Nobody uses the wheelchair accessible parking spot in front of Rock Steady Boxing. It’s Thursday morning, and the rest of the parking lot is full at the industrial park just northwest of Indianapolis.
Inside the gym, a gaggle of about 30 people clad in workout clothes lines up along the apron of a boxing ring. Forty-year-old men are elbow to elbow on the ropes with women in their 80s. Black, white, truckers, retired military, housewives and musicians. Some of their hands are taped, ready for the starting bell. Many of them wear a different shade of the same Rock Steady T-shirt, back emblazoned with the slogan “Fight back.”
All of these fighters have a common, insidious foe: Parkinson’s disease. If any of these patients were trying to straighten a stooped posture or still a trembling limb for the sake of their classmates, Kristy Rose Follmar quickly diffuses any pretense. A drill sergeant with short red hair, broad shoulders and a sleeveless navy T-shirt that reads “COACH,” Follmar addresses her pupils as “Parkies,” shorthand for people with Parkinson’s disease. Her voice echoes in the metal rafters high above as she orders the class to spread out across the concrete floor and stretch.
“Shake everything out!” she says. Then a smile: “On purpose!”
“You’ve got to laugh about things,” Follmar later says. “It gets pretty heavy at times.”
Heavy, as in a man falling and the entire class cheering him on as he crawls back to his feet. As in a husband coming to class with his stricken wife to be her “corner man,” working out alongside her and helping her face this relentless and progressive attack on her nervous system. As in regulars suddenly not showing out of shame or frustration or depression, or because the disease has temporarily — or finally — prevailed, as it inevitably does.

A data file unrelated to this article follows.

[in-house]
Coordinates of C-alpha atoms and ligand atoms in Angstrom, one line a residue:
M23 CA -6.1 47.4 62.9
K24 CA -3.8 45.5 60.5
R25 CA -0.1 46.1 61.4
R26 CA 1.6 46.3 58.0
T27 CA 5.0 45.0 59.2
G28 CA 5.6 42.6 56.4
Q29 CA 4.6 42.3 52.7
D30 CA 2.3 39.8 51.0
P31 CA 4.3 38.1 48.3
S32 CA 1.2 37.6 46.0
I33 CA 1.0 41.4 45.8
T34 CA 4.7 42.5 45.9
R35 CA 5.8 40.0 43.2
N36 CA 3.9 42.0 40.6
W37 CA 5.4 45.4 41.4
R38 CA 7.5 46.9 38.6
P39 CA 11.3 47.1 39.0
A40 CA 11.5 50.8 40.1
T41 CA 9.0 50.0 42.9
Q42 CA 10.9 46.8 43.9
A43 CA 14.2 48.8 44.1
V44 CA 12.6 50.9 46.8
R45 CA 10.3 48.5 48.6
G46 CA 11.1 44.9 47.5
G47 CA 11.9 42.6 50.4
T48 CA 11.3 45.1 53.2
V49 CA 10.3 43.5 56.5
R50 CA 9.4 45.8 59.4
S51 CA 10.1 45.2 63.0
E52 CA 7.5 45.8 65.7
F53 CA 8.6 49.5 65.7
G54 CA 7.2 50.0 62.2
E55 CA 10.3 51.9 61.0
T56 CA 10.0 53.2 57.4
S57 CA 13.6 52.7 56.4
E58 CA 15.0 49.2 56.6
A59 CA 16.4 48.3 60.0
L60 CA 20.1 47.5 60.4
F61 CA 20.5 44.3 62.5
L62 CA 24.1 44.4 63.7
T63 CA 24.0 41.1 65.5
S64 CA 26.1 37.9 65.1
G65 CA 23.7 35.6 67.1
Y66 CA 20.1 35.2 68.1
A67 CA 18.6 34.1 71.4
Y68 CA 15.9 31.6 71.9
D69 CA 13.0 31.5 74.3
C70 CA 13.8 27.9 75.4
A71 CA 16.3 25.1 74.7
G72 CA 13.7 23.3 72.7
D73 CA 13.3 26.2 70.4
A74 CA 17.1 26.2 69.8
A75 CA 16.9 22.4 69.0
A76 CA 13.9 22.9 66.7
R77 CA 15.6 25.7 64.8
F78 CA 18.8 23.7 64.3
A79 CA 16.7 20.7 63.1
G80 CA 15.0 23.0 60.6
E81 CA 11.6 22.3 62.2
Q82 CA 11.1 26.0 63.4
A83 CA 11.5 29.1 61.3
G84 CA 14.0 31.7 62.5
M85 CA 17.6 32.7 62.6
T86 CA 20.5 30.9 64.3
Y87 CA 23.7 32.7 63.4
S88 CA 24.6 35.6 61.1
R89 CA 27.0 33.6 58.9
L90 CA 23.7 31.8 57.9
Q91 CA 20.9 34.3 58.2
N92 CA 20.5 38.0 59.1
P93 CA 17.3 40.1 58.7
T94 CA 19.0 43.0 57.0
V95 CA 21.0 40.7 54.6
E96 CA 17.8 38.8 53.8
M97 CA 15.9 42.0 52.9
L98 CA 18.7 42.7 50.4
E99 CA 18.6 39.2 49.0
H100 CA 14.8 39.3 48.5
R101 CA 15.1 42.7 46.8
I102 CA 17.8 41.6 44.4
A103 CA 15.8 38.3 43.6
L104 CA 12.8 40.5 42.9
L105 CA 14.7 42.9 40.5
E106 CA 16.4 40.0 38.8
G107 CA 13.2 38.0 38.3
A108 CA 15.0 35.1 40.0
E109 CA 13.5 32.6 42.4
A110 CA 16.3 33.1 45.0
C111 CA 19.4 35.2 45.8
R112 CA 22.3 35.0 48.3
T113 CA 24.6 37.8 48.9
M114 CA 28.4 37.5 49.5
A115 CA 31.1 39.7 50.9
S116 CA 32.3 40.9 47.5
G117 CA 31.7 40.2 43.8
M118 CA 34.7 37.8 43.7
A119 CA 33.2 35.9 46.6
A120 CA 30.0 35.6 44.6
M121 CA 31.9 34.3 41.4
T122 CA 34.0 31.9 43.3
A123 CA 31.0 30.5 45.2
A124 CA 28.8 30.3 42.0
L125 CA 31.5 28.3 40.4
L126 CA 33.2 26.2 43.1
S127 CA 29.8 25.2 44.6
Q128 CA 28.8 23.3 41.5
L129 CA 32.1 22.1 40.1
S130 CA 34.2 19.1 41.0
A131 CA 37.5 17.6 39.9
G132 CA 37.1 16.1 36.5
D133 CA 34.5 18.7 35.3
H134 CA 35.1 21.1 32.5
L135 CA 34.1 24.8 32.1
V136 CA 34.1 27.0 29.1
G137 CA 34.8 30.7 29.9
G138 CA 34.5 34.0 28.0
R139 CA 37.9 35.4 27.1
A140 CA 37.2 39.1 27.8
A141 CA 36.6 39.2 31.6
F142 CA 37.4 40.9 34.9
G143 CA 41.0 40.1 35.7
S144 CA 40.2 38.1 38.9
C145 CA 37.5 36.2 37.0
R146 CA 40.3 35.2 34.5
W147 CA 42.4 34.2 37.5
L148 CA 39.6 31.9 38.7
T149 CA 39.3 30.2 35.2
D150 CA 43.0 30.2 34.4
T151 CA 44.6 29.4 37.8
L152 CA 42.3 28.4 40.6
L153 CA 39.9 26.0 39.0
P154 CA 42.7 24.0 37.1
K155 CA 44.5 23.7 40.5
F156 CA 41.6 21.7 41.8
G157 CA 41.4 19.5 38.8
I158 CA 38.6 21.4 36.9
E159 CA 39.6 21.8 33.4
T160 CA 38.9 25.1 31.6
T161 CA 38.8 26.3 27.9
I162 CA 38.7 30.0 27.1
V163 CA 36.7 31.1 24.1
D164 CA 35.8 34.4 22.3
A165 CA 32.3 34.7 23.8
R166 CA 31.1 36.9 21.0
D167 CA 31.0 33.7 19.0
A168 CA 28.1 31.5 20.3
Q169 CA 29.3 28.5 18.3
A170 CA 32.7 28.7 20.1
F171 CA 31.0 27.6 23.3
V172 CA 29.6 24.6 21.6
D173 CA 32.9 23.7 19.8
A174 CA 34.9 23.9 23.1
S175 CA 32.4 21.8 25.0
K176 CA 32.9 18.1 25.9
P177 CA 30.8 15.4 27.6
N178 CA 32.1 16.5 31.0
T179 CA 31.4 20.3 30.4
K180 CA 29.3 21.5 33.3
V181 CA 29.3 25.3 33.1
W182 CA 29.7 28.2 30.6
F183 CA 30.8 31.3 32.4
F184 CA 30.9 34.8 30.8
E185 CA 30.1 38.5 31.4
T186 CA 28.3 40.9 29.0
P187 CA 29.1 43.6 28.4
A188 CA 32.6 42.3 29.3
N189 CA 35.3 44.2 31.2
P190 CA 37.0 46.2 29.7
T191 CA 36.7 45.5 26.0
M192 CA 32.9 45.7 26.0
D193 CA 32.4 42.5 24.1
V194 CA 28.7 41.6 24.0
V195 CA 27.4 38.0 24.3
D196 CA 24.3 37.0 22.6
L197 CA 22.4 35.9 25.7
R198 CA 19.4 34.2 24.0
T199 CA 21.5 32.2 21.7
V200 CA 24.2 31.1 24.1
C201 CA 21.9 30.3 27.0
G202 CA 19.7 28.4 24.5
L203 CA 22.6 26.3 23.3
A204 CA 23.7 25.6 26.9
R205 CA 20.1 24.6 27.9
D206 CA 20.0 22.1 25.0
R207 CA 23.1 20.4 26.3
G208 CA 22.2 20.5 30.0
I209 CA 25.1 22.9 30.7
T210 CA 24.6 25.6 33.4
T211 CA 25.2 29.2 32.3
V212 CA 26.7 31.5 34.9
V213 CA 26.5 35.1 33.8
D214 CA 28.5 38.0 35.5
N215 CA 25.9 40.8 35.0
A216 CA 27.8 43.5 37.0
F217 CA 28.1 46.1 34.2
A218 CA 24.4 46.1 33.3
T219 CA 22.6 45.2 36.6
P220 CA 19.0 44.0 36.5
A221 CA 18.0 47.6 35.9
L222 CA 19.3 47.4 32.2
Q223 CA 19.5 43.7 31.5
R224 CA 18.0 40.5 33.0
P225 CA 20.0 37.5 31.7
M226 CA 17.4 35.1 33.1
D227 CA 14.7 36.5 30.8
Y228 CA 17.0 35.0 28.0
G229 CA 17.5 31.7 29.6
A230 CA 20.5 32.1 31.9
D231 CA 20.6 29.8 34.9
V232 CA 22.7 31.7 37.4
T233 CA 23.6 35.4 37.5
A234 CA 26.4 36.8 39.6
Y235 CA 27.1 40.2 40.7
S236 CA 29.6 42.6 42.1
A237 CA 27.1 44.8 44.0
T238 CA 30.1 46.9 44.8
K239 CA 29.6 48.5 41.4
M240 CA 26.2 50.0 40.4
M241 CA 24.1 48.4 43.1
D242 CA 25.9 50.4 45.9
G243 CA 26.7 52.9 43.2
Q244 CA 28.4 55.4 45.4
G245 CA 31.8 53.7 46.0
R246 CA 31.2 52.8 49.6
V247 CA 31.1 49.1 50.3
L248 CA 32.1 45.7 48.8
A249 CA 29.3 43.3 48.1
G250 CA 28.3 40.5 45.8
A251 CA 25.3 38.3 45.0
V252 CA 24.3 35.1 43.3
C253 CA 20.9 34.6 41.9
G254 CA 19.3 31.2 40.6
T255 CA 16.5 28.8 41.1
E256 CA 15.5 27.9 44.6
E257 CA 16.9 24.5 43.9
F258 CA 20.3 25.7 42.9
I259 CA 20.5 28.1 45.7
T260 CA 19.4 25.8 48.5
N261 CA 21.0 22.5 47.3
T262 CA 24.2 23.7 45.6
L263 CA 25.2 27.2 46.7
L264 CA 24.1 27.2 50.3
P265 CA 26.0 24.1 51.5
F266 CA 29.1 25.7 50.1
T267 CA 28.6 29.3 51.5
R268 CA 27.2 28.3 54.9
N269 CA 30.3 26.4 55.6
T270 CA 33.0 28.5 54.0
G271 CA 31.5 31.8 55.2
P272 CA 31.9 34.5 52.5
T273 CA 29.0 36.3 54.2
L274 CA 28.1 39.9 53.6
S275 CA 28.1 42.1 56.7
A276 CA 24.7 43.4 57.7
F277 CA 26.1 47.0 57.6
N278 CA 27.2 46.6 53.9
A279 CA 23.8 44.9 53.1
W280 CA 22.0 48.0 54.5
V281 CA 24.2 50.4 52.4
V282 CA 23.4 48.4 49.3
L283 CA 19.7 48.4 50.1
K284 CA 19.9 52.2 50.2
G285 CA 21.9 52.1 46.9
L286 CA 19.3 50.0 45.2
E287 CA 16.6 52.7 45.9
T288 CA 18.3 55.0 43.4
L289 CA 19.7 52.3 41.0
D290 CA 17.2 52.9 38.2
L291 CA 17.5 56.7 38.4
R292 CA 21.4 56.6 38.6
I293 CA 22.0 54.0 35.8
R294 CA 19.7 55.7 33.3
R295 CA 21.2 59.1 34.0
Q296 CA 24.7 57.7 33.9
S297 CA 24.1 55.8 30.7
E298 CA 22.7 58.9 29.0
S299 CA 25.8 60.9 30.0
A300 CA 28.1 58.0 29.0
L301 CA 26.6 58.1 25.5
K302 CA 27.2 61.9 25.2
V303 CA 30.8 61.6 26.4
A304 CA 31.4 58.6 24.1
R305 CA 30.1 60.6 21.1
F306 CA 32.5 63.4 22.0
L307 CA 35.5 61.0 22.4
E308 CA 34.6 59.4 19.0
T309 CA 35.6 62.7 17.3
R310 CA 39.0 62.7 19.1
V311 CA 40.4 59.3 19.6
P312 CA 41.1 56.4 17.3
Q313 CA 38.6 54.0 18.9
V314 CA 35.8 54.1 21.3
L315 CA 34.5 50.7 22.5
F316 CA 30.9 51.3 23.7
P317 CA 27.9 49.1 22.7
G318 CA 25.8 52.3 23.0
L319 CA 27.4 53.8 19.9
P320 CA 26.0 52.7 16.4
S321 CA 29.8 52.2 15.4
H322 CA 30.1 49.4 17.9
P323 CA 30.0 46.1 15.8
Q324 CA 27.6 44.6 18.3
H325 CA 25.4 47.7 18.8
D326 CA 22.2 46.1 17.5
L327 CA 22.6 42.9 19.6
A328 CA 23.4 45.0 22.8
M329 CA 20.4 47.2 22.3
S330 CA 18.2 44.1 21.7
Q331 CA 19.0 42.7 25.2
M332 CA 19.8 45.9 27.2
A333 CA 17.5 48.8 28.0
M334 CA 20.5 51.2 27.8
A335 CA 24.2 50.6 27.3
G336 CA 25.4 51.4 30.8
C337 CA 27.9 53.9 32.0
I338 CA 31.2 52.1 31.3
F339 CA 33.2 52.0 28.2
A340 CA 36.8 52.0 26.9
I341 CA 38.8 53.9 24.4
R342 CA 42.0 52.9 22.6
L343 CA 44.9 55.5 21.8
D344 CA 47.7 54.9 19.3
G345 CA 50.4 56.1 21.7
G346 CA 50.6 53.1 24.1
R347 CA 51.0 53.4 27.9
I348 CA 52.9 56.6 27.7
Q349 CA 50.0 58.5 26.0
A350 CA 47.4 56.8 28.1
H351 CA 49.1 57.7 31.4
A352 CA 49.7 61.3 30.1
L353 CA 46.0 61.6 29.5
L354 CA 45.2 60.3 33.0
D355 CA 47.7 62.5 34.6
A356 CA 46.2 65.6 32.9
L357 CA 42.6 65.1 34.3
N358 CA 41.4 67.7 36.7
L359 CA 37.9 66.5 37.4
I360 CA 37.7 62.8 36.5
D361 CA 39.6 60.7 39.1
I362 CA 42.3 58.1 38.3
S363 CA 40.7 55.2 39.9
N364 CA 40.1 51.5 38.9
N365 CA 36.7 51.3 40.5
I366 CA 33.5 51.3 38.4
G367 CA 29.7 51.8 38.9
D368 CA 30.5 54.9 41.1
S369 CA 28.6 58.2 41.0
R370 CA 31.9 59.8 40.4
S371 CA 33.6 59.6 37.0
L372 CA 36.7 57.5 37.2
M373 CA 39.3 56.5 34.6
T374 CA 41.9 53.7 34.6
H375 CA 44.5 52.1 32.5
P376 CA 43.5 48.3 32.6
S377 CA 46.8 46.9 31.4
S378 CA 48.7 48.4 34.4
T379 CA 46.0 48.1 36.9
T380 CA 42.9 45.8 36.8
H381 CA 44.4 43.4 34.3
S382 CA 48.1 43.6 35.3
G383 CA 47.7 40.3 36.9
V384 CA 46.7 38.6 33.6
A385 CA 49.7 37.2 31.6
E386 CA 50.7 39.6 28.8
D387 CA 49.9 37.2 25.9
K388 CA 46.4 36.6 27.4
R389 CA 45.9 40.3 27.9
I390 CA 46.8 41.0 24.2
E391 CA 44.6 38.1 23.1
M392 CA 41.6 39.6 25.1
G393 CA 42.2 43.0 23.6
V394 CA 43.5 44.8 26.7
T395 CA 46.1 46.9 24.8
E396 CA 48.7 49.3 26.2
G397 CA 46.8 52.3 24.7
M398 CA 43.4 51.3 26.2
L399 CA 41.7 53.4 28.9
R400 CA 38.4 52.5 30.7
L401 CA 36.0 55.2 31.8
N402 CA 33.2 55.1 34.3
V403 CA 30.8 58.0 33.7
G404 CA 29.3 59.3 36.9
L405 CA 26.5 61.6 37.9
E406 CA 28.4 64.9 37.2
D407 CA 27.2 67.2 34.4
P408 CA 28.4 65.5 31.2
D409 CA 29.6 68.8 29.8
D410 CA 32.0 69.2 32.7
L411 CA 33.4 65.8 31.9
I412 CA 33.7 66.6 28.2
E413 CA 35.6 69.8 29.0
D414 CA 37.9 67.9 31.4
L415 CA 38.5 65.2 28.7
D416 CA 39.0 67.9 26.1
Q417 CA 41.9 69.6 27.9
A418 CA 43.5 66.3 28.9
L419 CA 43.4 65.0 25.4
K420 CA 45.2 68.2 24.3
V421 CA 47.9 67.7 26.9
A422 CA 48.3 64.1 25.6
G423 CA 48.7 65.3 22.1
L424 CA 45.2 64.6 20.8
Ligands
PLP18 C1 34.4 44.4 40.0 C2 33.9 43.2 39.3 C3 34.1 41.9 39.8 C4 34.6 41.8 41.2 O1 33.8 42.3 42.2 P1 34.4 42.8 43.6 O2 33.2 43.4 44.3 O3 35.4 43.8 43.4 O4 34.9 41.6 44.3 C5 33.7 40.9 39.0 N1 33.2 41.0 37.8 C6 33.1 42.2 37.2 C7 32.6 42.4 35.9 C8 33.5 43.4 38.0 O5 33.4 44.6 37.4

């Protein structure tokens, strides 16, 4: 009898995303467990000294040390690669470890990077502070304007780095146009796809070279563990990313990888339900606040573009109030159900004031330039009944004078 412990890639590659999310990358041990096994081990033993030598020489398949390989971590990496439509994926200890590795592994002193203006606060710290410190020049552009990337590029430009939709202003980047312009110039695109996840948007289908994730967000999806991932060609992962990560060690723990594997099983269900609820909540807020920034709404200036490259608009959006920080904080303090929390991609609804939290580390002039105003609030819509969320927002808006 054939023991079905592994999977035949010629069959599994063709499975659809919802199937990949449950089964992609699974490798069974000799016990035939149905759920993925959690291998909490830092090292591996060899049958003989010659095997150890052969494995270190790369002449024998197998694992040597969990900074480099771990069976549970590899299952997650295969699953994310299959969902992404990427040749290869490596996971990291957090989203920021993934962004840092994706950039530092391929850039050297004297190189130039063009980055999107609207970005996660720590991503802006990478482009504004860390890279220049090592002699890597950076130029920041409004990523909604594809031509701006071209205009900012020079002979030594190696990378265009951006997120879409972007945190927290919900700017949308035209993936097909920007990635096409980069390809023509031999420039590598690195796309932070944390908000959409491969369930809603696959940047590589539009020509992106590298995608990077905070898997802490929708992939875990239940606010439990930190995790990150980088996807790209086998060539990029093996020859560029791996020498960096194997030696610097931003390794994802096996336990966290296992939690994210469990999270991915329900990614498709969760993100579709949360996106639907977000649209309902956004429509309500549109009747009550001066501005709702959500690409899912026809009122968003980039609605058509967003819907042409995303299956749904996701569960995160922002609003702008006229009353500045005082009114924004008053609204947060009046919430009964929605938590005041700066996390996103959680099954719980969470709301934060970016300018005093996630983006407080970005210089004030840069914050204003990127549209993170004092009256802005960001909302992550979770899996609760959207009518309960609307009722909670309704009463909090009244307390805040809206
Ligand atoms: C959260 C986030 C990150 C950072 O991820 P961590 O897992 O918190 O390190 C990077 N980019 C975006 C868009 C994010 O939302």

There is no cure for Parkinson’s, but that doesn’t mean it can’t be confronted. In this gym, Follmar and her team teach people how to fight — literally. Ten years ago, Follmar helped start the first Rock Steady, a non-profit gym that preaches the use of repetitive, non-contact boxing training to improve Parkinson’s patients’ strength and coordination to help them stave off this unrelenting disease.
The idea has been contagious. What started with six members in a cramped Indianapolis shop has spread to 36 states and Italy, Australia and Canada.
When the stretching is done, Follmar walks over to the stereo and pushes play on an ’80s and ’90s R&B mix. As Salt-n-Pepa’s “Push It” comes on, she sets the digital timer for four-minute rounds. She slips on a pair of red punching mitts and slaps them together.
“All right, Parkies,” she says. “Let’s go!”
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